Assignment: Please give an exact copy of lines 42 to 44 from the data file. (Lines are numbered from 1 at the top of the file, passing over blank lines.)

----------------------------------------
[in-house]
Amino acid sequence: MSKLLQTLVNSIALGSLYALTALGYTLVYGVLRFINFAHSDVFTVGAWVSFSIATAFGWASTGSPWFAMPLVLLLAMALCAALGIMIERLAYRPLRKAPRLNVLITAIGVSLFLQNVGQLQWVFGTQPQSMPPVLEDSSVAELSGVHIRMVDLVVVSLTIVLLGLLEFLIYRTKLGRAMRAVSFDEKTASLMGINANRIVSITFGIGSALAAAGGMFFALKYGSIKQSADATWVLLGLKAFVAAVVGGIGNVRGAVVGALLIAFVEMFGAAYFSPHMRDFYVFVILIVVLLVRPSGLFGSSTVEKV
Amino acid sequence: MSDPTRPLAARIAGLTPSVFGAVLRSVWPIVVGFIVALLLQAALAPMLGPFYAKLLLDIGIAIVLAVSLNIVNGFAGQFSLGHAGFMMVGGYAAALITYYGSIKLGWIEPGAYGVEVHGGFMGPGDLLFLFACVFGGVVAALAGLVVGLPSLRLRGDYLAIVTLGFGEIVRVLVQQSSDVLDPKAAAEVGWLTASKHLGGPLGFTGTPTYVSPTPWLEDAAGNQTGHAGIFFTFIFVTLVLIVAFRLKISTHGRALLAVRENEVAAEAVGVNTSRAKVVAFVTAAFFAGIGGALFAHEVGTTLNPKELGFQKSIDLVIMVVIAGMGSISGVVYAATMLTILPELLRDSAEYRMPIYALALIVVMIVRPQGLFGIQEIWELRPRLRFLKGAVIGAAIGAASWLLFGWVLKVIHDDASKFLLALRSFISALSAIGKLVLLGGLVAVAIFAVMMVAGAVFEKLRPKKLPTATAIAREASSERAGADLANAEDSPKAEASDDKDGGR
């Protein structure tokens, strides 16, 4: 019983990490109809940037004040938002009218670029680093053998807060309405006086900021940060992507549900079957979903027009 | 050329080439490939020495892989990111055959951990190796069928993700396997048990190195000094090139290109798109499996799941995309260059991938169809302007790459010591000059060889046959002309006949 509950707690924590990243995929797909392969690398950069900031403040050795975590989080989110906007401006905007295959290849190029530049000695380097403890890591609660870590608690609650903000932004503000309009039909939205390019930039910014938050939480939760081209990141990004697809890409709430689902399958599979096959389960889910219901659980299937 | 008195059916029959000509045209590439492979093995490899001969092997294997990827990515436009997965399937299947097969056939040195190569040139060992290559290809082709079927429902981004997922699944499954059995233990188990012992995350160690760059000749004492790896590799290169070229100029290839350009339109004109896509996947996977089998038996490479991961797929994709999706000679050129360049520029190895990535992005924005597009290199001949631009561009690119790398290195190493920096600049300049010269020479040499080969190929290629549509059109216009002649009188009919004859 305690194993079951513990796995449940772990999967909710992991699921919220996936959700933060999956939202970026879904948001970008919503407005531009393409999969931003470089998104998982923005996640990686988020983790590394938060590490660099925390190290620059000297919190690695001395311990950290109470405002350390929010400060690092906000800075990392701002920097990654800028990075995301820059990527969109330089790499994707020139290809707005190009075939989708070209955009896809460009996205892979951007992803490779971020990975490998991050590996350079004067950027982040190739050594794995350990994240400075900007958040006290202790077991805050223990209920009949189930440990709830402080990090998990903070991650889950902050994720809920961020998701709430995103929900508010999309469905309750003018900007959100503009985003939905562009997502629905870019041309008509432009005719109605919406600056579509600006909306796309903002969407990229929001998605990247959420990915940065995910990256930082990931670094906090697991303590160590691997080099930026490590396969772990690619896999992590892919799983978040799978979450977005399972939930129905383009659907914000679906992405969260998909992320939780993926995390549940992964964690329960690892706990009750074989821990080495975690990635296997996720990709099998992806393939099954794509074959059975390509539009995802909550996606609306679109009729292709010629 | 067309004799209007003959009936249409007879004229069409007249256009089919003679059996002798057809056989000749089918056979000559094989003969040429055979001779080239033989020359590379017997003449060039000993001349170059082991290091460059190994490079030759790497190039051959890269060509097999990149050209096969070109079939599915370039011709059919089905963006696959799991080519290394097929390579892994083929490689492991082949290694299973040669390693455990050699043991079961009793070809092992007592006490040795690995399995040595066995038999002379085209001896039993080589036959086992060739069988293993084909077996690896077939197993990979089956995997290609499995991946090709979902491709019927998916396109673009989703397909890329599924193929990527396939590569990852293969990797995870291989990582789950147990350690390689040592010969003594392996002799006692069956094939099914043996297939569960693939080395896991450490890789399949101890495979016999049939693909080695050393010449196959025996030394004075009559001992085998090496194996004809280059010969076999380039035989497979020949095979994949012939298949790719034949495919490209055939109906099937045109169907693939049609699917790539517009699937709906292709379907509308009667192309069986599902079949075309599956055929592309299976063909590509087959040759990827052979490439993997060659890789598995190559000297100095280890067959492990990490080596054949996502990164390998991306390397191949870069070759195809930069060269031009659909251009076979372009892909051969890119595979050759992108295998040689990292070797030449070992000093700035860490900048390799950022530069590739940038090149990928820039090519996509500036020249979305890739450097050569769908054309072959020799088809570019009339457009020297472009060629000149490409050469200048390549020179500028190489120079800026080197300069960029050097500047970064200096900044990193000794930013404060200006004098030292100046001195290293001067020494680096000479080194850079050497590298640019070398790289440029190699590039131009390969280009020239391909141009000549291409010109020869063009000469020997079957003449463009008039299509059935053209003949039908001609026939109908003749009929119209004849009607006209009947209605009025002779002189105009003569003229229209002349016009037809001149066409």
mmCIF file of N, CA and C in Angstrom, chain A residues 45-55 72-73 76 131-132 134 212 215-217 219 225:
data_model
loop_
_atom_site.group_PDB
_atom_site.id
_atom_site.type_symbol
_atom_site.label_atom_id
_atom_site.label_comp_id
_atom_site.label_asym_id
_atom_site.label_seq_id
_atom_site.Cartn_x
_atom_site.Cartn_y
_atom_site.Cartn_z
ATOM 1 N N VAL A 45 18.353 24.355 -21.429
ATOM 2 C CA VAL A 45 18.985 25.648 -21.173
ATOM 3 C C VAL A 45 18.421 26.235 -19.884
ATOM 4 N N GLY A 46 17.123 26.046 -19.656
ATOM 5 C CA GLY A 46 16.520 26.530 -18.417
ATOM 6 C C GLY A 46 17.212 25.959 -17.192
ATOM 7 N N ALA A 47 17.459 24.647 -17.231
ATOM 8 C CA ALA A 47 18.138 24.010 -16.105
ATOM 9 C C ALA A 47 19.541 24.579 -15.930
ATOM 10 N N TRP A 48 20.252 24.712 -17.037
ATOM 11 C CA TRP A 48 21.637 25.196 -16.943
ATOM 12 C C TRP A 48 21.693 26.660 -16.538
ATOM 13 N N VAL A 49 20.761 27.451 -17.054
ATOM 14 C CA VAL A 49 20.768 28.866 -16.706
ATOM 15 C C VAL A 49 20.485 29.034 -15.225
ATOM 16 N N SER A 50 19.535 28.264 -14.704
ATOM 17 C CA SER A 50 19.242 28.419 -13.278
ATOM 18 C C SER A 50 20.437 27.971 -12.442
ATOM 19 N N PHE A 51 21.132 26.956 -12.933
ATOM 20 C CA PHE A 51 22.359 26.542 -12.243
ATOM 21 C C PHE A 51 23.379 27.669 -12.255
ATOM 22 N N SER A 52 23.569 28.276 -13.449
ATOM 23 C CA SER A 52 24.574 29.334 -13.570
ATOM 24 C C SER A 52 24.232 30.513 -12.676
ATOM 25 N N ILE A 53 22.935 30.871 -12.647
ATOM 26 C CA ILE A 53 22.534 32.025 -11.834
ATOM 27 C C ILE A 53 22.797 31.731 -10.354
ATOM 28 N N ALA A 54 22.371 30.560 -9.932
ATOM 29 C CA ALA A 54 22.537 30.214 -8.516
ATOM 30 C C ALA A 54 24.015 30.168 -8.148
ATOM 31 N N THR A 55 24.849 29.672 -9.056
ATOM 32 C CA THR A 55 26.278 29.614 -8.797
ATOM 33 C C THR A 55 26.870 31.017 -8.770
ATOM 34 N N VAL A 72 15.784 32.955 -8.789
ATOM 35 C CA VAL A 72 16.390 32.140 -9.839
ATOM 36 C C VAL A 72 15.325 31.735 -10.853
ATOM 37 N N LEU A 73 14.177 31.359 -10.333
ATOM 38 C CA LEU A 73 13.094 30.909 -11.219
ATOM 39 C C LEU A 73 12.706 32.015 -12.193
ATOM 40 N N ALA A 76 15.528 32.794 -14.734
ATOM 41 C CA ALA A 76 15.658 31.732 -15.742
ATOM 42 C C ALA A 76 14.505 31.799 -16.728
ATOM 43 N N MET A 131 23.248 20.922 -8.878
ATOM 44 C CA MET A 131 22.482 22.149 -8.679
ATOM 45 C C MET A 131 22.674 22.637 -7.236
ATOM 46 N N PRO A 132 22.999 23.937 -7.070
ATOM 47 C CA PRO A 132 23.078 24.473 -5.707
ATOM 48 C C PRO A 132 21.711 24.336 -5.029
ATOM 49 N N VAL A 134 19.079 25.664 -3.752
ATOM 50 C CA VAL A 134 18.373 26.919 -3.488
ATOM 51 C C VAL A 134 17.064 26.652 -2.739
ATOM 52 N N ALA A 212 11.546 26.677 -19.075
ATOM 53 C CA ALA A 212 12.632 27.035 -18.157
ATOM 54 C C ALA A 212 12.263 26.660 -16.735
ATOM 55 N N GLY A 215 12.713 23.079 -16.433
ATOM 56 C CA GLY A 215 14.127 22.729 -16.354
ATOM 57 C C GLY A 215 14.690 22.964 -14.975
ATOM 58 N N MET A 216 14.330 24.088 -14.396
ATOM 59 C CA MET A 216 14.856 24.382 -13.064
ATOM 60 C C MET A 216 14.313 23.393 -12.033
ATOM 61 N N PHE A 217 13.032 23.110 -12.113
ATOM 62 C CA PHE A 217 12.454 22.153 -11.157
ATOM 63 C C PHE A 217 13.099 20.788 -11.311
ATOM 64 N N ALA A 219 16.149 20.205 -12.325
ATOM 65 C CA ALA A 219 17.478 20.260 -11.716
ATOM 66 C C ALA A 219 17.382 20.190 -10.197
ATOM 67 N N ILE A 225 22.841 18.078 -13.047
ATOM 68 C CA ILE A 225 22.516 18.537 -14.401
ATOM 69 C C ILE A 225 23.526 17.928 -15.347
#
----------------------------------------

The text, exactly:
ATOM 25 N N ILE A 53 22.935 30.871 -12.647
ATOM 26 C CA ILE A 53 22.534 32.025 -11.834
ATOM 27 C C ILE A 53 22.797 31.731 -10.354